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February 2, 2024

From: Lennie Kaplan

To: Alberta budget observers

Date: February 2, 2024

Re: Alberta Needs Comprehensive Budget Stress Testing

Alberta’s revenue forecasting prowess is back in the spotlight as the province faces potential budget deficits over the next two fiscal years. Alberta has several revenue sources, most notably non-renewable resource revenues and corporate income taxes, that are significantly affected by commodity price swings. A one-dollar change in the price of a barrel of oil moves provincial revenue up or down $640 million, presenting a forecasting risk unique in Canada.  

And revenue forecasts have been spectacularly wrong the last two fiscal years; off by $24.6 billion in 2021-22 and $13.5 billion in 2022/23. This erodes both credibility and public confidence provincial budget and quarterly update numbers.
What can be done?

Discipline around budgeting the use of non-renewable natural resource revenue is one step. And budget stress testing and revenue and expense at risk analysis is another. This relatively new forecasting best practice is being used in a number of U.S. states, including big ones like California and Pennsylvania along with Montana, Idaho and Wyoming. State budget stress tests measure the effects of various hypothetical economic scenarios on long-term revenue and expense estimates. These scenarios are then compared to a realistic baseline to measure potential revenue and expense at risk.

Utah is one of the best at this stress testing analysis, according to many observers. In 2016, the Utah Office of the Legislative Fiscal Analyst (LFA) and the Governor’s Office of Planning and Budget conducted their first stress testing exercise. This resulted in a 2018 bill that required the LFA to conduct state budget stress testing every three years. These have helped the state develop a fiscal sustainability toolkit with options to close budget shortfalls caused by recessions, reports PEW Charitable Trusts. These include various revenue increases, spending cuts, and reserves.

Alberta has had its own best-practice assessments of budget forecasting. In 2015, as a senior manager in Alberta Treasury Board and Finance, after a best practice review, I recommended that Alberta’s budget documents provide further detail on the range of plausible revenue outcomes/scenarios (high, baseline and low) and to incorporate wider use of stress testing and revenue at risk analyses, disclosing the results in the budget documents. Unfortunately, the Alberta government did not adopt this recommendation for another four years.

In 2019, on the request of the MacKinnon Panel on Alberta’s Finances, Alberta Treasury Board and Finance prepared three fiscal and economic scenarios for panel members: a status quo scenario, a continued constrained market access scenario, and a global recession scenario, examining the impacts of each on a balance sheet basis, including revenues by source, surplus/(deficit), fiscal and capital plan debt, and net financial debt. As part of its deliberations, the MacKinnon panel recommended regular releases of alternative fiscal and economic scenarios to assess key fiscal and economic risks and offer a formal analysis of Alberta’s exposure to external factors.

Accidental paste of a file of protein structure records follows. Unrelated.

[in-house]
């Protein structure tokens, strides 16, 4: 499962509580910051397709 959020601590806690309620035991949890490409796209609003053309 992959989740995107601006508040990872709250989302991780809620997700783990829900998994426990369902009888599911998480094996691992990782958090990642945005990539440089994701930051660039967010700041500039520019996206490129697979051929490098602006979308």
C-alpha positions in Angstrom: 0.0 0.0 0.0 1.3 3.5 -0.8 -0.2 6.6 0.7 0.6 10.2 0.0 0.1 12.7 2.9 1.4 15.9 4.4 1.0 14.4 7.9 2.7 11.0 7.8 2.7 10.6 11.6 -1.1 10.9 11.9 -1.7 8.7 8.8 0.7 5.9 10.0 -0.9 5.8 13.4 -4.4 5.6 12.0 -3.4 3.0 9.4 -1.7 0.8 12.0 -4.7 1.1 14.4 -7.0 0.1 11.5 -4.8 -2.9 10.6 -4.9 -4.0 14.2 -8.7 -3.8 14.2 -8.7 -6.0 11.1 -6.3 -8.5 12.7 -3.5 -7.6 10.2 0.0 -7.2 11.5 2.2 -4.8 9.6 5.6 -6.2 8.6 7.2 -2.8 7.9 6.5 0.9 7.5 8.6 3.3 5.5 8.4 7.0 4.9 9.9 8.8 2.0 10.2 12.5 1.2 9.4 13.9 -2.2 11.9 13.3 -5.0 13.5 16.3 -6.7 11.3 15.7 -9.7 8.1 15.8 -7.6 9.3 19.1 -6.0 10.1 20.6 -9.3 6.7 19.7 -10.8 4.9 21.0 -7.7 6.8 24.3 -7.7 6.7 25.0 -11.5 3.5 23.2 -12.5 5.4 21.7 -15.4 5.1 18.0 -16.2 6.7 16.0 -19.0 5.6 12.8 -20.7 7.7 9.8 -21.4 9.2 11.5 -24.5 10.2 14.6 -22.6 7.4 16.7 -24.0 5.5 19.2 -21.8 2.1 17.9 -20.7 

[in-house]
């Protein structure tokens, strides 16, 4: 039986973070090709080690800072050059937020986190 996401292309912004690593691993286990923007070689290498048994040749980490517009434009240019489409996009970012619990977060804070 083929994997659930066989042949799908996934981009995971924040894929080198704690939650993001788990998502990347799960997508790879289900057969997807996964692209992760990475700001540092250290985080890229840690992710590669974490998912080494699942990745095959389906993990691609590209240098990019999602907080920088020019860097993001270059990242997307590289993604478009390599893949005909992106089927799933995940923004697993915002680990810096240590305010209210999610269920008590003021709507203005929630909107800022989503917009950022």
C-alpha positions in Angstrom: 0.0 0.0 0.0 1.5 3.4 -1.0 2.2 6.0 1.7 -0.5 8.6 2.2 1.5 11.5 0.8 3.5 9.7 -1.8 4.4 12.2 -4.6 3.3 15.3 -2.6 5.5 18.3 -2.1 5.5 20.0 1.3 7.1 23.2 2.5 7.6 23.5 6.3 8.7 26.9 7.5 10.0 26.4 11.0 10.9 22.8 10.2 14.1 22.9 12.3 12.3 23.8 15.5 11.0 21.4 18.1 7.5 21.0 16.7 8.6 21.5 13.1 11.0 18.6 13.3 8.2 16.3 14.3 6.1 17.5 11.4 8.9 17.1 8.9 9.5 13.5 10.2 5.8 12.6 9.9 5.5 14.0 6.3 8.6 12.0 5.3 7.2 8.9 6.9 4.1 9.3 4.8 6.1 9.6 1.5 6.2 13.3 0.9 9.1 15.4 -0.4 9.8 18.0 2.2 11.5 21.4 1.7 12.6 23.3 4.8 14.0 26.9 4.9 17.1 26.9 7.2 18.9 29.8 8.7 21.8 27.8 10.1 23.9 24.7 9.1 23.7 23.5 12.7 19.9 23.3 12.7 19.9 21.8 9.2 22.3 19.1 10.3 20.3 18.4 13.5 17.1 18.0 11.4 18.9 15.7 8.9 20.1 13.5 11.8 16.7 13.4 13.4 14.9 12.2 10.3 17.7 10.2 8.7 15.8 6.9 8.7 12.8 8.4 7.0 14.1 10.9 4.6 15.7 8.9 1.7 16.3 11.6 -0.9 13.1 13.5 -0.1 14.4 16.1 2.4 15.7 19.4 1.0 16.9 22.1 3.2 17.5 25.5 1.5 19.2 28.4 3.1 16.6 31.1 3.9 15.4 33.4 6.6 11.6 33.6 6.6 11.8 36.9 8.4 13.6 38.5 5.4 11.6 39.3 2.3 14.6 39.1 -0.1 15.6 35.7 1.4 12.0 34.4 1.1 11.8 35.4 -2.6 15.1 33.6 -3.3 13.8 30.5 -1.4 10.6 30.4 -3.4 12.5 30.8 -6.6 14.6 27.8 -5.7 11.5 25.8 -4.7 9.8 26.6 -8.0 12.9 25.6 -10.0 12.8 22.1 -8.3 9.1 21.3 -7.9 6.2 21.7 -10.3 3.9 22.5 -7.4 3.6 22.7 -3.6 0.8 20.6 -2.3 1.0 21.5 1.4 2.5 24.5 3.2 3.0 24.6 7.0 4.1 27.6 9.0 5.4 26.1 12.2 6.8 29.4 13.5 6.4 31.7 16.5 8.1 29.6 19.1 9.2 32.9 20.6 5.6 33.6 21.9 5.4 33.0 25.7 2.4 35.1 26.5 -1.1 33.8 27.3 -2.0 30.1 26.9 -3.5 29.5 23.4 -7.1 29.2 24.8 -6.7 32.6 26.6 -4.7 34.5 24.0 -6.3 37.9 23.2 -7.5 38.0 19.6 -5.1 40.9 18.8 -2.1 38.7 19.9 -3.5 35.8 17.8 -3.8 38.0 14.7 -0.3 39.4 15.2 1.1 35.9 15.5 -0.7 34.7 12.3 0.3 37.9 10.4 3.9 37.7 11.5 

Budget 2019 marked the first public release of a formal assessment of the risks to the economic and tax revenue and resource revenue outlooks through low oil price, high oil price, and no market access scenarios. Budget 2021, presented only high and low scenarios, with an attempt to expand the analysis by including the balance sheet impact, including the annual deficit and the net financial debt. However, Budget 2022 and Budget 2023, removed discussion of the balance sheet impact. 

The Alberta government can and should do better by expanding its budget stress test and revenue and expense at risk analysis reporting in Budget 2024 and beyond.

Here are five recommendations:

  • The Alberta government should prepare and publicly release a formal, comprehensive and annual budget stress test report in its budget documents.
  • The annual budget stress test report should examine a range of budget scenarios, including low revenue, high revenue, energy transition policies, and global recession scenarios.
  • It should examine the impact of each scenario on revenues by source, expenses by function, surplus/(deficit), net financial assets/(debt) and fiscal and capital plan debt.
  • A discussion and analysis section should be included, examining the economic and fiscal outlook over 10-years, as a means of assessing long-term fiscal sustainability. 
  • The requirement for the preparation and public release of a comprehensive annual budget stress test report should be legislated within Alberta’s fiscal framework. 

Lennie Kaplan is a former senior manager in the fiscal and economic policy division of Alberta’s Ministry of Treasury Board and Finance, and was Executive Director to the MacKinnon Report on Alberta’s Finances. He recently retired from his position as Executive Director of Research at the Canadian Energy Centre.

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The views expressed here are those of the author. The C.D. Howe Institute does not take corporate positions on policy matters.